The visitors centre is almost pavilion-like and bears a gorgeous floating style roof. In addition to providing all of the information and services guests could dream of, it also gives them a gorgeous panoramic view of the entire park first thing. Like the cottages, the visitor centre suits the natural space well thanks to the choice of black wood planks for the facade and light concrete for the interior.
Besides offering a gift shop and bike rentals to guest, this main pavilion is also on-site housing for staff! The basement boasts bedrooms and a common living room. These are entirely separate for the sake of staff privacy and, despite being right below halls for guest social functions and the like, they’re peaceful and quiet, letting staff truly feel at home and not like they never left work.
All of the buildings situated on the park were constructed, both in terms of shape and also material, with the intention of becoming naturally weathered. Designers purposefully chose materials that would withstand the test of time well in terms of endurance and damage resistance, but also things that will only look more charming with a little bit of wear and tear as far as exposure to the elements is concerned. The buildings will only begin to look more and more like they really belong.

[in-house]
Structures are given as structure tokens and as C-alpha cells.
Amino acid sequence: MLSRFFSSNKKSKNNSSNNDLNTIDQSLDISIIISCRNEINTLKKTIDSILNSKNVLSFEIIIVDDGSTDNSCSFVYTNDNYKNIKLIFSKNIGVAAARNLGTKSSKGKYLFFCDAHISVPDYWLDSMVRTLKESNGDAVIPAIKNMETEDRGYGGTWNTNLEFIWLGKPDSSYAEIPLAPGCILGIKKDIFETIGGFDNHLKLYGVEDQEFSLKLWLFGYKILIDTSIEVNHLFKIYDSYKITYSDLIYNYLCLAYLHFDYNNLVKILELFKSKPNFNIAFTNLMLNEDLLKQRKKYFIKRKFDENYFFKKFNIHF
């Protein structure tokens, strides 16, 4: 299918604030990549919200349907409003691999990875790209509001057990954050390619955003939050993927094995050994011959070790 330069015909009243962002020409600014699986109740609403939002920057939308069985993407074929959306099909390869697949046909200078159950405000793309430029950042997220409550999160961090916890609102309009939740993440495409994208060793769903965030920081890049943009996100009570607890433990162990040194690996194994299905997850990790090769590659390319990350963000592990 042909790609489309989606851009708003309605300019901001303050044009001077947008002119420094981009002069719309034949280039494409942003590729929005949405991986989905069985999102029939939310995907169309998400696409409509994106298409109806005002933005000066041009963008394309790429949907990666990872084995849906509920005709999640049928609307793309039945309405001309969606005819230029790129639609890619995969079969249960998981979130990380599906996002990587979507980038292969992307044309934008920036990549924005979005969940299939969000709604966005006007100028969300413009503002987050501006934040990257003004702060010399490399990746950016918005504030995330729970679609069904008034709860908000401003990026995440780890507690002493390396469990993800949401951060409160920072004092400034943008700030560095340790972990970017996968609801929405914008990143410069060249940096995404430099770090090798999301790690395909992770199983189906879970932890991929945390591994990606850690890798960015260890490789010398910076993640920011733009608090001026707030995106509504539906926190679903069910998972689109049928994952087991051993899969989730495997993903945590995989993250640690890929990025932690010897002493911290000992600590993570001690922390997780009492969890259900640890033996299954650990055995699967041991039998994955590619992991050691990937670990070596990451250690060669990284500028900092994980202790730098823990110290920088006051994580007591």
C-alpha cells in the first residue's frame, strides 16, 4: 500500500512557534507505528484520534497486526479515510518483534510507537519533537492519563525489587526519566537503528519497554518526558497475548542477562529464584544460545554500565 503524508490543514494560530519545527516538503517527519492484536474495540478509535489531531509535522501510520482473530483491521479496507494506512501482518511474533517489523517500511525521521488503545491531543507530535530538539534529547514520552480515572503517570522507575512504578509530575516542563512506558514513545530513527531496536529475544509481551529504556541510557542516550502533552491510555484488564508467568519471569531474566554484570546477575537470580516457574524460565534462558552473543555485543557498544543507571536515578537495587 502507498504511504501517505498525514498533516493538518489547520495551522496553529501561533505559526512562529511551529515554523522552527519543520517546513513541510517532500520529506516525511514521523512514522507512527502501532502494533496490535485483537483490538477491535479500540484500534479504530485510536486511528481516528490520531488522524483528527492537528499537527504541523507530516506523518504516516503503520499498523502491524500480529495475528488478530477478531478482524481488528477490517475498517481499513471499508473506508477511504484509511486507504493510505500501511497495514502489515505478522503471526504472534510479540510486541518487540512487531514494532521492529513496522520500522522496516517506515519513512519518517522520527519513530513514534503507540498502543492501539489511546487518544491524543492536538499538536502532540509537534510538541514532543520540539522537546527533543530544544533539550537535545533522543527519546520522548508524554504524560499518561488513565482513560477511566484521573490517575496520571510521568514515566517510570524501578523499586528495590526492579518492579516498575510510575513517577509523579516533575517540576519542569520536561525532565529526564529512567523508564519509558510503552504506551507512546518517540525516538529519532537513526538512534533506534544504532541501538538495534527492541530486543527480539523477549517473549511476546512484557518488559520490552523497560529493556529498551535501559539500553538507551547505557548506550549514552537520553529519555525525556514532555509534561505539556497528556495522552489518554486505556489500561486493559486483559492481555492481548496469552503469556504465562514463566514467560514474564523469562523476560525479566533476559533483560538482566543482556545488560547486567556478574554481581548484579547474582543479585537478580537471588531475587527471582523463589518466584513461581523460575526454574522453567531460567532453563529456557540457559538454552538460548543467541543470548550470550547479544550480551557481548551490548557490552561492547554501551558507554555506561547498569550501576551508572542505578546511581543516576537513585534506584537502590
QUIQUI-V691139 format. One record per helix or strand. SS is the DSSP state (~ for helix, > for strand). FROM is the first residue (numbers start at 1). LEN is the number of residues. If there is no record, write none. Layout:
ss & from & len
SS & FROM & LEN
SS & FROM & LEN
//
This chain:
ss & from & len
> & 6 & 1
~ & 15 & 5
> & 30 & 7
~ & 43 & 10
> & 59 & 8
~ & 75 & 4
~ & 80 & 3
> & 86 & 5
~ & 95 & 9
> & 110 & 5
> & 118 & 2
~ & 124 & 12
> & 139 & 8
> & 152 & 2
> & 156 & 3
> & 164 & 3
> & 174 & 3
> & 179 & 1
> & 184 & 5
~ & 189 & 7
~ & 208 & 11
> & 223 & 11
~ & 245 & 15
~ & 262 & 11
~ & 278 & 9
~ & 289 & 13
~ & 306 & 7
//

Each of the individual cottages is designed with a different type of specific theme or experience in mind, accounting for the variety of guests that the park’s location attracts. These themes are communicated through and incorporated within details like the layout, the facade, and the interior decor of the cottages.
The “adventure cottages” are small, compact sheds with less space and modernity, intended for those who love the great outdoors and plan to spend most of their time there rather than in their accommodations. The “family cottage”, on the other hand, gives guests spacious social rooms, like the living and dining room, where many loved ones can gather. In order to keep them feeling connected to nature, however, sliding doors help these rooms open completely to the outdoors.
The “royal cottages” are all about luxurious comfort in a peaceful setting. These feature two floors, softly sprawling beds, and fully equipped large kitchen and dining rooms featuring all contemporary amenities despite the rustic setting. Finally, guests might choose the XL cottage. This space is intended for large groups of family and friends and is centred entirely around maximizing space.
Besides choosing a cottage that is tailored to their party, guests can choose specific themes and decor schemes to suit their interests as well! For example, they might consider inspirations like coffee, racing, denim, or nature. No matter the varying interiors, designers kept the cottages consistent enough to “speak the same visual language” and suit each other upon first glance, like different parts of a large family.
Photos provided by the architects.
You may use j/k/arrow keys to navigate through the articles